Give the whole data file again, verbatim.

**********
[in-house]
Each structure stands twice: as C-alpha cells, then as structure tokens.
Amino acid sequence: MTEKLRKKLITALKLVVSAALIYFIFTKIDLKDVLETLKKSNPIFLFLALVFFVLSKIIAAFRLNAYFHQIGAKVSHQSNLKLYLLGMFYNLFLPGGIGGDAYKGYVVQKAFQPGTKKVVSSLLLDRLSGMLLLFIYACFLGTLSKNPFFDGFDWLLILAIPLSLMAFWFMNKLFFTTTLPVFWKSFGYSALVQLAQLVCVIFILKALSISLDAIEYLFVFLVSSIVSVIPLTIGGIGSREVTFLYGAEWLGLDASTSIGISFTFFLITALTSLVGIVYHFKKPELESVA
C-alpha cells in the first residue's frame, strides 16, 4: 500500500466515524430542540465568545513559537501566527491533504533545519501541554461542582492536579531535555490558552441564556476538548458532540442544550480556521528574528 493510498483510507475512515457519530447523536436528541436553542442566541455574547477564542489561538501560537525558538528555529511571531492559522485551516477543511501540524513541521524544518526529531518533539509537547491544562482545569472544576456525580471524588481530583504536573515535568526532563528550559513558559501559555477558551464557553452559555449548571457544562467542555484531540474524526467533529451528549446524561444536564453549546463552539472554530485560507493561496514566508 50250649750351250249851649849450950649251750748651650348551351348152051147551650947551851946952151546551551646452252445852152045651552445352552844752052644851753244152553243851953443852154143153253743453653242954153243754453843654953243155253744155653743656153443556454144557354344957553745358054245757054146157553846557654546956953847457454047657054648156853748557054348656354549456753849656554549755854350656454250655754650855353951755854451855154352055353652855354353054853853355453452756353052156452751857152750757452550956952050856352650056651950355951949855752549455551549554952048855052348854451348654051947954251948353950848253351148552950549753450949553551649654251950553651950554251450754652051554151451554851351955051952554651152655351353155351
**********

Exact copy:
[in-house]
Each structure stands twice: as C-alpha cells, then as structure tokens.
Amino acid sequence: MTEKLRKKLITALKLVVSAALIYFIFTKIDLKDVLETLKKSNPIFLFLALVFFVLSKIIAAFRLNAYFHQIGAKVSHQSNLKLYLLGMFYNLFLPGGIGGDAYKGYVVQKAFQPGTKKVVSSLLLDRLSGMLLLFIYACFLGTLSKNPFFDGFDWLLILAIPLSLMAFWFMNKLFFTTTLPVFWKSFGYSALVQLAQLVCVIFILKALSISLDAIEYLFVFLVSSIVSVIPLTIGGIGSREVTFLYGAEWLGLDASTSIGISFTFFLITALTSLVGIVYHFKKPELESVA
C-alpha cells in the first residue's frame, strides 16, 4: 500500500466515524430542540465568545513559537501566527491533504533545519501541554461542582492536579531535555490558552441564556476538548458532540442544550480556521528574528 493510498483510507475512515457519530447523536436528541436553542442566541455574547477564542489561538501560537525558538528555529511571531492559522485551516477543511501540524513541521524544518526529531518533539509537547491544562482545569472544576456525580471524588481530583504536573515535568526532563528550559513558559501559555477558551464557553452559555449548571457544562467542555484531540474524526467533529451528549446524561444536564453549546463552539472554530485560507493561496514566508 50250649750351250249851649849450950649251750748651650348551351348152051147551650947551851946952151546551551646452252445852152045651552445352552844752052644851753244152553243851953443852154143153253743453653242954153243754453843654953243155253744155653743656153443556454144557354344957553745358054245757054146157553846557654546956953847457454047657054648156853748557054348656354549456753849656554549755854350656454250655754650855353951755854451855154352055353652855354353054853853355453452756353052156452751857152750757452550956952050856352650056651950355951949855752549455551549554952048855052348854451348654051947954251948353950848253351148552950549753450949553551649654251950553651950554251450754652051554151451554851351955051952554651152655351353155351